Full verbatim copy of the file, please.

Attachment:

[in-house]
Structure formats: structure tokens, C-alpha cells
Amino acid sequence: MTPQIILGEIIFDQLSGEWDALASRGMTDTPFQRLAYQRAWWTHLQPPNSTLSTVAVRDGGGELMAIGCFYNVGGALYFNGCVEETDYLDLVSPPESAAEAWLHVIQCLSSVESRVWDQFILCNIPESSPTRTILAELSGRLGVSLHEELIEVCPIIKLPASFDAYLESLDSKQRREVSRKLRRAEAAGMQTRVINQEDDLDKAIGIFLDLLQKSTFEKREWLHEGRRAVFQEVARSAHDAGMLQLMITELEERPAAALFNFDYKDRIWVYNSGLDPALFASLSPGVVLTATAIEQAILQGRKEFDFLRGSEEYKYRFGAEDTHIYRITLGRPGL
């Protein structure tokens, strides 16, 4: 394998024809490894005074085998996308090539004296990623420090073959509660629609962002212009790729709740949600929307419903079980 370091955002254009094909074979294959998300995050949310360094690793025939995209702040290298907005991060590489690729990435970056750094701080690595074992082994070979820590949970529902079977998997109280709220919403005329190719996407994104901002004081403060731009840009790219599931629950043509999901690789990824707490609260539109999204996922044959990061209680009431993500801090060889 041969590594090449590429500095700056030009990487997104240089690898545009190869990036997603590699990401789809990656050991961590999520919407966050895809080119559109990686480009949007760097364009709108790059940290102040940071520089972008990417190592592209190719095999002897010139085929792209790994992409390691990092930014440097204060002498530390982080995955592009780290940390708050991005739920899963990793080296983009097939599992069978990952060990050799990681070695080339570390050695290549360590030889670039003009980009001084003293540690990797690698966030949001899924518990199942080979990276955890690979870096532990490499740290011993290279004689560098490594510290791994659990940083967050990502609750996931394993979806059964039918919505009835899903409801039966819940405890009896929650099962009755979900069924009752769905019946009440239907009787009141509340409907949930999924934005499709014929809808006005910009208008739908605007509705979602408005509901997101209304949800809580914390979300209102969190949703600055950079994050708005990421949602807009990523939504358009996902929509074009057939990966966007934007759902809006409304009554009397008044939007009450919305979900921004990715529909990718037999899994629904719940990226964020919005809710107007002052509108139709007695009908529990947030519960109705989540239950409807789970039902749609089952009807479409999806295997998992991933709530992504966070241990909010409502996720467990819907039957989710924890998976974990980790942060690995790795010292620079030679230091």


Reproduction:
[in-house]
Structure formats: structure tokens, C-alpha cells
Amino acid sequence: MTPQIILGEIIFDQLSGEWDALASRGMTDTPFQRLAYQRAWWTHLQPPNSTLSTVAVRDGGGELMAIGCFYNVGGALYFNGCVEETDYLDLVSPPESAAEAWLHVIQCLSSVESRVWDQFILCNIPESSPTRTILAELSGRLGVSLHEELIEVCPIIKLPASFDAYLESLDSKQRREVSRKLRRAEAAGMQTRVINQEDDLDKAIGIFLDLLQKSTFEKREWLHEGRRAVFQEVARSAHDAGMLQLMITELEERPAAALFNFDYKDRIWVYNSGLDPALFASLSPGVVLTATAIEQAILQGRKEFDFLRGSEEYKYRFGAEDTHIYRITLGRPGL
């Protein structure tokens, strides 16, 4: 394998024809490894005074085998996308090539004296990623420090073959509660629609962002212009790729709740949600929307419903079980 370091955002254009094909074979294959998300995050949310360094690793025939995209702040290298907005991060590489690729990435970056750094701080690595074992082994070979820590949970529902079977998997109280709220919403005329190719996407994104901002004081403060731009840009790219599931629950043509999901690789990824707490609260539109999204996922044959990061209680009431993500801090060889 041969590594090449590429500095700056030009990487997104240089690898545009190869990036997603590699990401789809990656050991961590999520919407966050895809080119559109990686480009949007760097364009709108790059940290102040940071520089972008990417190592592209190719095999002897010139085929792209790994992409390691990092930014440097204060002498530390982080995955592009780290940390708050991005739920899963990793080296983009097939599992069978990952060990050799990681070695080339570390050695290549360590030889670039003009980009001084003293540690990797690698966030949001899924518990199942080979990276955890690979870096532990490499740290011993290279004689560098490594510290791994659990940083967050990502609750996931394993979806059964039918919505009835899903409801039966819940405890009896929650099962009755979900069924009752769905019946009440239907009787009141509340409907949930999924934005499709014929809808006005910009208008739908605007509705979602408005509901997101209304949800809580914390979300209102969190949703600055950079994050708005990421949602807009990523939504358009996902929509074009057939990966966007934007759902809006409304009554009397008044939007009450919305979900921004990715529909990718037999899994629904719940990226964020919005809710107007002052509108139709007695009908529990947030519960109705989540239950409807789970039902749609089952009807479409999806295997998992991933709530992504966070241990909010409502996720467990819907039957989710924890998976974990980790942060690995790795010292620079030679230091």